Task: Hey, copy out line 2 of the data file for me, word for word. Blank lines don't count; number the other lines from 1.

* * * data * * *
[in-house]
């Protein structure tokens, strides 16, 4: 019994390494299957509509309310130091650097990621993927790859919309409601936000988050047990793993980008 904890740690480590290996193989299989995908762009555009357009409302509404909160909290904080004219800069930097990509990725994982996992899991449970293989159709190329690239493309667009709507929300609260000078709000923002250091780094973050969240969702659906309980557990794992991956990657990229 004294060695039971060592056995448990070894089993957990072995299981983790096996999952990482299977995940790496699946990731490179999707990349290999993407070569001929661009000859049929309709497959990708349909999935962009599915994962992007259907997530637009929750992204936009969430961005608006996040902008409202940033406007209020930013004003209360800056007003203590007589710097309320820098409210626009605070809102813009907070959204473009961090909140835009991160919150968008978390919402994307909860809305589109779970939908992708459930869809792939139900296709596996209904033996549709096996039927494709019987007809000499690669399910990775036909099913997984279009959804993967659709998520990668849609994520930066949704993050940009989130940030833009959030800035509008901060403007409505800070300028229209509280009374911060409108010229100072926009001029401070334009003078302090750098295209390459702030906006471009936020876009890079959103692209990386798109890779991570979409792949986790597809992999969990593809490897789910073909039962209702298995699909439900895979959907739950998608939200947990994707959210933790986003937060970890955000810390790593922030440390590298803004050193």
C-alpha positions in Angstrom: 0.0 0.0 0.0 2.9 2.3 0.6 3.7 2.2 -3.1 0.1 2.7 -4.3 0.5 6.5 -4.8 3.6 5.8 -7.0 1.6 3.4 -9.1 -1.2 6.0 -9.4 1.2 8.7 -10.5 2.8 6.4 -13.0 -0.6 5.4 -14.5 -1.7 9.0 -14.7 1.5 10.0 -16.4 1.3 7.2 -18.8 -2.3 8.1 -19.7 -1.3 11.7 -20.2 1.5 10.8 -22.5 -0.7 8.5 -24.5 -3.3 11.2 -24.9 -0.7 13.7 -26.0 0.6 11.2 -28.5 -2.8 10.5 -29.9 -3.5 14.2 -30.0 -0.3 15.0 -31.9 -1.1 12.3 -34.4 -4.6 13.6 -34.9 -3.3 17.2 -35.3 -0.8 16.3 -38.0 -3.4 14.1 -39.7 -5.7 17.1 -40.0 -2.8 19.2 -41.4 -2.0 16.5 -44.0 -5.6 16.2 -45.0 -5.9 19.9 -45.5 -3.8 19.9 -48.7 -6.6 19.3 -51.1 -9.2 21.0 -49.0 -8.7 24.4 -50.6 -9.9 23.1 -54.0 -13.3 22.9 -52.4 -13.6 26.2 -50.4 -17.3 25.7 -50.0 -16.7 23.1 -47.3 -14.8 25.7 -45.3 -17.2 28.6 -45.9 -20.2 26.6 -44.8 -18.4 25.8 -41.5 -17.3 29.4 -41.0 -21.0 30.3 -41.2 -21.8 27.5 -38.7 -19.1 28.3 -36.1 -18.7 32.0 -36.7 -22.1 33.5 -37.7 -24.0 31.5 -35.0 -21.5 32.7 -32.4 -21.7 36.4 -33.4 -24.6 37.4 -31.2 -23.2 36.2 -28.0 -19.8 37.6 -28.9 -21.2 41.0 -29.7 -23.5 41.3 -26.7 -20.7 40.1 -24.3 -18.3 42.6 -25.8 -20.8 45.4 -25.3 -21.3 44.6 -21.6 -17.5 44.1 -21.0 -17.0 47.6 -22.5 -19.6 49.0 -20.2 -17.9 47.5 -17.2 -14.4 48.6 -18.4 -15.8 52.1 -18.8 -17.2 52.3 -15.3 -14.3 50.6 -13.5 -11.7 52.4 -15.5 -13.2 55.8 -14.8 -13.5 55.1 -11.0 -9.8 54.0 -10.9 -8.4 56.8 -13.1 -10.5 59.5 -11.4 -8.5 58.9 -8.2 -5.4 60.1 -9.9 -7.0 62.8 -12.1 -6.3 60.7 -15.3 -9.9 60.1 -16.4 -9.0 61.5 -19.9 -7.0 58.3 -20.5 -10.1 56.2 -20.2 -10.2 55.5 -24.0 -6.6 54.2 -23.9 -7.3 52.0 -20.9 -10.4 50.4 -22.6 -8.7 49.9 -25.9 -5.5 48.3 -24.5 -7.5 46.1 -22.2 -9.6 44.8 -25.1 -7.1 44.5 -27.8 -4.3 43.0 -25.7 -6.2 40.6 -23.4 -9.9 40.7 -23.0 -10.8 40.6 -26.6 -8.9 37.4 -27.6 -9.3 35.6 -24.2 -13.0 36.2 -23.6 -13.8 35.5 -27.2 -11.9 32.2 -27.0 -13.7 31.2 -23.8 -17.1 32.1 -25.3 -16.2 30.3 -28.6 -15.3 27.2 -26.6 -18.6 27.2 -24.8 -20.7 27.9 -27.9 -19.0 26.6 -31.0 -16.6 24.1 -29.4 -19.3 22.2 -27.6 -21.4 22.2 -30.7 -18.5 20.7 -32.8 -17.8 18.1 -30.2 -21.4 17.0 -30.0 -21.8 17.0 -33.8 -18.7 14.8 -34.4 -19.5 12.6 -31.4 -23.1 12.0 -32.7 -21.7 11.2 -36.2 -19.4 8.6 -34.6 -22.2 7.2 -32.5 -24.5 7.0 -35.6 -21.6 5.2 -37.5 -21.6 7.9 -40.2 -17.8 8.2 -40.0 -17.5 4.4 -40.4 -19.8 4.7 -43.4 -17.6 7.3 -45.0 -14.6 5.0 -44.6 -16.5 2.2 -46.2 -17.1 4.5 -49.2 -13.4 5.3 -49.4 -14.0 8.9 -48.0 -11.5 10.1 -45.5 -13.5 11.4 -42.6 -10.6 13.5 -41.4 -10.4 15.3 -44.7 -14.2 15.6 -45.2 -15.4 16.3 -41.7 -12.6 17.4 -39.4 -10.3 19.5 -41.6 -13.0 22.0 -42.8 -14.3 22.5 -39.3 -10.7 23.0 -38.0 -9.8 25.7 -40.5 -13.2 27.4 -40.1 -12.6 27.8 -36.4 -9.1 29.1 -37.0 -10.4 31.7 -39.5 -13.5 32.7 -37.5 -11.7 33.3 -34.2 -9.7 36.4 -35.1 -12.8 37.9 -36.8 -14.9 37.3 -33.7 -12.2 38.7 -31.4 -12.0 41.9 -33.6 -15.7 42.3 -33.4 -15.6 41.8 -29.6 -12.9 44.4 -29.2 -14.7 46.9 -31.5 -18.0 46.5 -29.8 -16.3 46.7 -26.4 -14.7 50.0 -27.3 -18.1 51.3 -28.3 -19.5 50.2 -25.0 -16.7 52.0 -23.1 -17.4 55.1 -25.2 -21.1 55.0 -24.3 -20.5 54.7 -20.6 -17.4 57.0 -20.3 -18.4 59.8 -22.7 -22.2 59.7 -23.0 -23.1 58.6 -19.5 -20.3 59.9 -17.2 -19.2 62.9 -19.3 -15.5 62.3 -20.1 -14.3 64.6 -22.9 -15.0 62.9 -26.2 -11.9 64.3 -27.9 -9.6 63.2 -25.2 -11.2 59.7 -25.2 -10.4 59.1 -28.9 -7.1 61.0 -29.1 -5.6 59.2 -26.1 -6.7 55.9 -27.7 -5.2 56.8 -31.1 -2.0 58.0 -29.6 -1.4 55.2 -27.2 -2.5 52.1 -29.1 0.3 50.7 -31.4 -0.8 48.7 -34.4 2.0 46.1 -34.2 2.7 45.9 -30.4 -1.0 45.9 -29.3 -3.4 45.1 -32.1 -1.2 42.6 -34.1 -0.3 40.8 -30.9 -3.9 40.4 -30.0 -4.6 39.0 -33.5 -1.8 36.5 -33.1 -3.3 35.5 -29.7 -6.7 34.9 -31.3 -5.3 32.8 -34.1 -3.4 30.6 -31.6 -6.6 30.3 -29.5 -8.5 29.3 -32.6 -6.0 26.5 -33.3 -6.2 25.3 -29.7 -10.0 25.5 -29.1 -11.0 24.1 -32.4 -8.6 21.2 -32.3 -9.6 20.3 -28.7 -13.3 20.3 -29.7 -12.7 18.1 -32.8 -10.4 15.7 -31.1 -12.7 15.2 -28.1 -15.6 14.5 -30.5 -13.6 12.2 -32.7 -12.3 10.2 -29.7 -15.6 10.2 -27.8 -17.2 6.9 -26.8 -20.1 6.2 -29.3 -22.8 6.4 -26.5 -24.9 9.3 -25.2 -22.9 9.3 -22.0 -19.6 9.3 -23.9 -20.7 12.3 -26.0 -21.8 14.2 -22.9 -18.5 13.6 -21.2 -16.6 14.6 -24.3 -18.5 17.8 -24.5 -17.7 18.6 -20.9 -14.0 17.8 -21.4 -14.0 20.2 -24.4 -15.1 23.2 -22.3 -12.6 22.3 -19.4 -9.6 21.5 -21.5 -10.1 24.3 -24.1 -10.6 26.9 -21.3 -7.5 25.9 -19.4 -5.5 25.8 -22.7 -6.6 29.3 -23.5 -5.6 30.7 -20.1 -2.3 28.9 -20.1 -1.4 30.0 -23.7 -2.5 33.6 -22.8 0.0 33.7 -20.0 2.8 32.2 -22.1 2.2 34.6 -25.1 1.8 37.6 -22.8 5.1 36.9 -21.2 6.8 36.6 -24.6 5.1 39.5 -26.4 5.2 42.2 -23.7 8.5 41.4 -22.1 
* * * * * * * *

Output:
């Protein structure tokens, strides 16, 4: 019994390494299957509509309310130091650097990621993927790859919309409601936000988050047990793993980008 904890740690480590290996193989299989995908762009555009357009409302509404909160909290904080004219800069930097990509990725994982996992899991449970293989159709190329690239493309667009709507929300609260000078709000923002250091780094973050969240969702659906309980557990794992991956990657990229 004294060695039971060592056995448990070894089993957990072995299981983790096996999952990482299977995940790496699946990731490179999707990349290999993407070569001929661009000859049929309709497959990708349909999935962009599915994962992007259907997530637009929750992204936009969430961005608006996040902008409202940033406007209020930013004003209360800056007003203590007589710097309320820098409210626009605070809102813009907070959204473009961090909140835009991160919150968008978390919402994307909860809305589109779970939908992708459930869809792939139900296709596996209904033996549709096996039927494709019987007809000499690669399910990775036909099913997984279009959804993967659709998520990668849609994520930066949704993050940009989130940030833009959030800035509008901060403007409505800070300028229209509280009374911060409108010229100072926009001029401070334009003078302090750098295209390459702030906006471009936020876009890079959103692209990386798109890779991570979409792949986790597809992999969990593809490897789910073909039962209702298995699909439900895979959907739950998608939200947990994707959210933790986003937060970890955000810390790593922030440390590298803004050193």